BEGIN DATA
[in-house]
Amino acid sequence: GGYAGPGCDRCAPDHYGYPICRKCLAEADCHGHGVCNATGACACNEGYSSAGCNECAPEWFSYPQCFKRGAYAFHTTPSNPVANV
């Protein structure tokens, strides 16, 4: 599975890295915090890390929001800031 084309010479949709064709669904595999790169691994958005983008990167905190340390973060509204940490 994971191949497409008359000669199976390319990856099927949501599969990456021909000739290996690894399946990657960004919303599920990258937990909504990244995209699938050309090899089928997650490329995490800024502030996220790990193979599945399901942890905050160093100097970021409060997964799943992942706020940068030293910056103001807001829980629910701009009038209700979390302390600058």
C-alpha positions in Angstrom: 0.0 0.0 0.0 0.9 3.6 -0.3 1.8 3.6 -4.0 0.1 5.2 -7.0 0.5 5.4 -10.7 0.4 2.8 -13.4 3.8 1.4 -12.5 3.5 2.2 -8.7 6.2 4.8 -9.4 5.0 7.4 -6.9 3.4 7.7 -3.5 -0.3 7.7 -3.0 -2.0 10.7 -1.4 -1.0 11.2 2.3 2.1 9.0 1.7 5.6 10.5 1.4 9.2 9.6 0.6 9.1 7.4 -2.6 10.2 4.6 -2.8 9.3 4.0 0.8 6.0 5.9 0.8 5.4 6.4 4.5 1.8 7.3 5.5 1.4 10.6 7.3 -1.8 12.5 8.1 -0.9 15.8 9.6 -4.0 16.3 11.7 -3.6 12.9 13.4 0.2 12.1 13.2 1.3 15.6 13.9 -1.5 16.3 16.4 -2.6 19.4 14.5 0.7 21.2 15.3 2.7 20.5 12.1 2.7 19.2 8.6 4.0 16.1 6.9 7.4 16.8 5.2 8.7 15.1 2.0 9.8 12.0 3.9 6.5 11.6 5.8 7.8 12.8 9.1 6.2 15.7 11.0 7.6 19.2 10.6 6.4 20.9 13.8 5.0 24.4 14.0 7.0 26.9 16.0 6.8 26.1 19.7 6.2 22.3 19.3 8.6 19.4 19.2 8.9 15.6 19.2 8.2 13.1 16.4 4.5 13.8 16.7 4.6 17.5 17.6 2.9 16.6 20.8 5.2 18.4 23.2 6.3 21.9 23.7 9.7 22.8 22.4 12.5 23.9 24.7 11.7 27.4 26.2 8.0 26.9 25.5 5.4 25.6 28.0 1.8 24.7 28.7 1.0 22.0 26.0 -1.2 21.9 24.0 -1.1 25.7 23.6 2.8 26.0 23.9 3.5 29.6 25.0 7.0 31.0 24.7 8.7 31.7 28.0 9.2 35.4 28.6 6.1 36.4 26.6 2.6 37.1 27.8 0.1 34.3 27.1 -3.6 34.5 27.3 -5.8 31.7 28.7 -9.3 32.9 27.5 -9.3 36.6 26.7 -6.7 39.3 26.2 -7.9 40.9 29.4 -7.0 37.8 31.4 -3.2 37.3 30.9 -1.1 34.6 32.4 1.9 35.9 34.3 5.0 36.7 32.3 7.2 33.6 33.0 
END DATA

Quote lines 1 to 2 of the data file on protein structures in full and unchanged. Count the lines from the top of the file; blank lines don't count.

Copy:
[in-house]
Amino acid sequence: GGYAGPGCDRCAPDHYGYPICRKCLAEADCHGHGVCNATGACACNEGYSSAGCNECAPEWFSYPQCFKRGAYAFHTTPSNPVANV